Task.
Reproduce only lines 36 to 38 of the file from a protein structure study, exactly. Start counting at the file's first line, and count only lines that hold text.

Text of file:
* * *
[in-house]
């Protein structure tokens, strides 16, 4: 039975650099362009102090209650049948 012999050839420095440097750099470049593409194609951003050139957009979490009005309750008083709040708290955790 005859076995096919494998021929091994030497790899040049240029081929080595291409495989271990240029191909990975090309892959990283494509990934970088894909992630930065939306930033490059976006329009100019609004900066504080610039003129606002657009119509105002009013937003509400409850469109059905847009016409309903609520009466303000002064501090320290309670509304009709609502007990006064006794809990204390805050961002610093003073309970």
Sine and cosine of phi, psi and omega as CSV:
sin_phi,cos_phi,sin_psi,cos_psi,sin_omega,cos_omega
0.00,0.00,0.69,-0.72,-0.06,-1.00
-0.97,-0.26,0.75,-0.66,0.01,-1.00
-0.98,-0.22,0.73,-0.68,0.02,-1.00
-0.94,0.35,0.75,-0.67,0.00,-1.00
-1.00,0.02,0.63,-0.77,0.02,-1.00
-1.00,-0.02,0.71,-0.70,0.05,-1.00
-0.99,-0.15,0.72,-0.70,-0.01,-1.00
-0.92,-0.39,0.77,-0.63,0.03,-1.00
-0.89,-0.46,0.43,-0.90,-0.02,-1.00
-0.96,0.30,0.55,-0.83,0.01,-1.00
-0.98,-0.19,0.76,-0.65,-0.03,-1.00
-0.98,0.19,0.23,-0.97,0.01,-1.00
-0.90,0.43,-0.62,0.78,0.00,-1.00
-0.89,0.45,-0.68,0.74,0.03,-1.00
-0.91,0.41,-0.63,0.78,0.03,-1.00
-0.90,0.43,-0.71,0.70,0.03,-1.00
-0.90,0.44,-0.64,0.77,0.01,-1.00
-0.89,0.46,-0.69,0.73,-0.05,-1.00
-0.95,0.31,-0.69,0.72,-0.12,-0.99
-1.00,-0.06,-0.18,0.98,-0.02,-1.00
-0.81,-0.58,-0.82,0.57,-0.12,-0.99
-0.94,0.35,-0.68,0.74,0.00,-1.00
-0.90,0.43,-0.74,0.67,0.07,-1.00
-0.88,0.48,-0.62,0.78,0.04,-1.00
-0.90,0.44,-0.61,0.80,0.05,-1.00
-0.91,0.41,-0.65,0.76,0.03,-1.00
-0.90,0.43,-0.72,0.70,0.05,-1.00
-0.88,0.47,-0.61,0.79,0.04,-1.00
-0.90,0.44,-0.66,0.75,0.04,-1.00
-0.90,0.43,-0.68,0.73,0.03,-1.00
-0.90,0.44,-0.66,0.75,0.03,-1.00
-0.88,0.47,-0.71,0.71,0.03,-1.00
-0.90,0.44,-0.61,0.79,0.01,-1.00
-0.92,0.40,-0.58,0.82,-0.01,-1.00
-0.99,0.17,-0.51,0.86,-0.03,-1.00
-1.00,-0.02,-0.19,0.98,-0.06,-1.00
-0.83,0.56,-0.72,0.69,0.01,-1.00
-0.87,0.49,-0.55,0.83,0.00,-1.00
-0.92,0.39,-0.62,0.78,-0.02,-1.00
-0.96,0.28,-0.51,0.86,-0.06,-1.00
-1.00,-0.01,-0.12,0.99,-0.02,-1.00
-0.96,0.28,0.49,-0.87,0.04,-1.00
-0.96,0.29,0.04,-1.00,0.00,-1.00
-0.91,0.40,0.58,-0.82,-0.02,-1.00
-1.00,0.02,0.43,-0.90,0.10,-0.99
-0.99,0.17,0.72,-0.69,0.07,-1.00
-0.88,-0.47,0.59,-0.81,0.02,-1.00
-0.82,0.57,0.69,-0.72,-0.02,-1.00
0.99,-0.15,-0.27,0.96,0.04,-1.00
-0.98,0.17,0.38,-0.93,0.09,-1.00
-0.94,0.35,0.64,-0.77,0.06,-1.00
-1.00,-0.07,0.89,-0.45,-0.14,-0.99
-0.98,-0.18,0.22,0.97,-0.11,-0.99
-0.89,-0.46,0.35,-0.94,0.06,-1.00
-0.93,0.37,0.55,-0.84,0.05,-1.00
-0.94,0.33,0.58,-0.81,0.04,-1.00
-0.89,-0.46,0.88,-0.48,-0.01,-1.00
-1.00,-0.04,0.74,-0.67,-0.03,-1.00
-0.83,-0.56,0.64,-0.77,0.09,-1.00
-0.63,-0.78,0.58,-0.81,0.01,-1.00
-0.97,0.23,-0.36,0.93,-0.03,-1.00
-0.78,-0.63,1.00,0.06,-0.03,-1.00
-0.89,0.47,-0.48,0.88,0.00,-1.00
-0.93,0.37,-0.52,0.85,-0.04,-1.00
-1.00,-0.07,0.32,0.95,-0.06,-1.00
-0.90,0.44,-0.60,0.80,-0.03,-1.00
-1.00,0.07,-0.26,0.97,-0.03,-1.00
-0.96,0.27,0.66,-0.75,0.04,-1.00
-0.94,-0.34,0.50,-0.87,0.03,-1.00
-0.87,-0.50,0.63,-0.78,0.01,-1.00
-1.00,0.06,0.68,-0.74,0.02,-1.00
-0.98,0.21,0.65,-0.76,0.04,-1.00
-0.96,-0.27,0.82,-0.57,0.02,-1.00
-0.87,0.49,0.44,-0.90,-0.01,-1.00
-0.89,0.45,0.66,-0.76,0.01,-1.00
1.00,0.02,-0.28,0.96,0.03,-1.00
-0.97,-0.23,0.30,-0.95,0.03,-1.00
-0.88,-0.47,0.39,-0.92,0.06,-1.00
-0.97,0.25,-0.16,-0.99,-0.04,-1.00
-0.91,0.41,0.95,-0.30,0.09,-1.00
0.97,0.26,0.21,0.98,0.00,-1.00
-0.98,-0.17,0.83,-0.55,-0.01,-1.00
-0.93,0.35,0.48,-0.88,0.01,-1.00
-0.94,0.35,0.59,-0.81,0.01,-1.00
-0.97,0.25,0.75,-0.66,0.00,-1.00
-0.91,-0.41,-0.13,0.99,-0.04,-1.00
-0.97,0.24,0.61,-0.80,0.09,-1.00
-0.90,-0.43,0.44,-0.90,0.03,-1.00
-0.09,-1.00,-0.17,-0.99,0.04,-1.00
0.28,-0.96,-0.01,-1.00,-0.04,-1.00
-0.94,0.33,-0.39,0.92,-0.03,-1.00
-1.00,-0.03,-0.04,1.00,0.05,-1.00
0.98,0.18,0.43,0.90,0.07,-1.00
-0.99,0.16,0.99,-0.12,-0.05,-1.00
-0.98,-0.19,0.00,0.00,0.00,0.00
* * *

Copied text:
-0.88,0.47,-0.71,0.71,0.03,-1.00
-0.90,0.44,-0.61,0.79,0.01,-1.00
-0.92,0.40,-0.58,0.82,-0.01,-1.00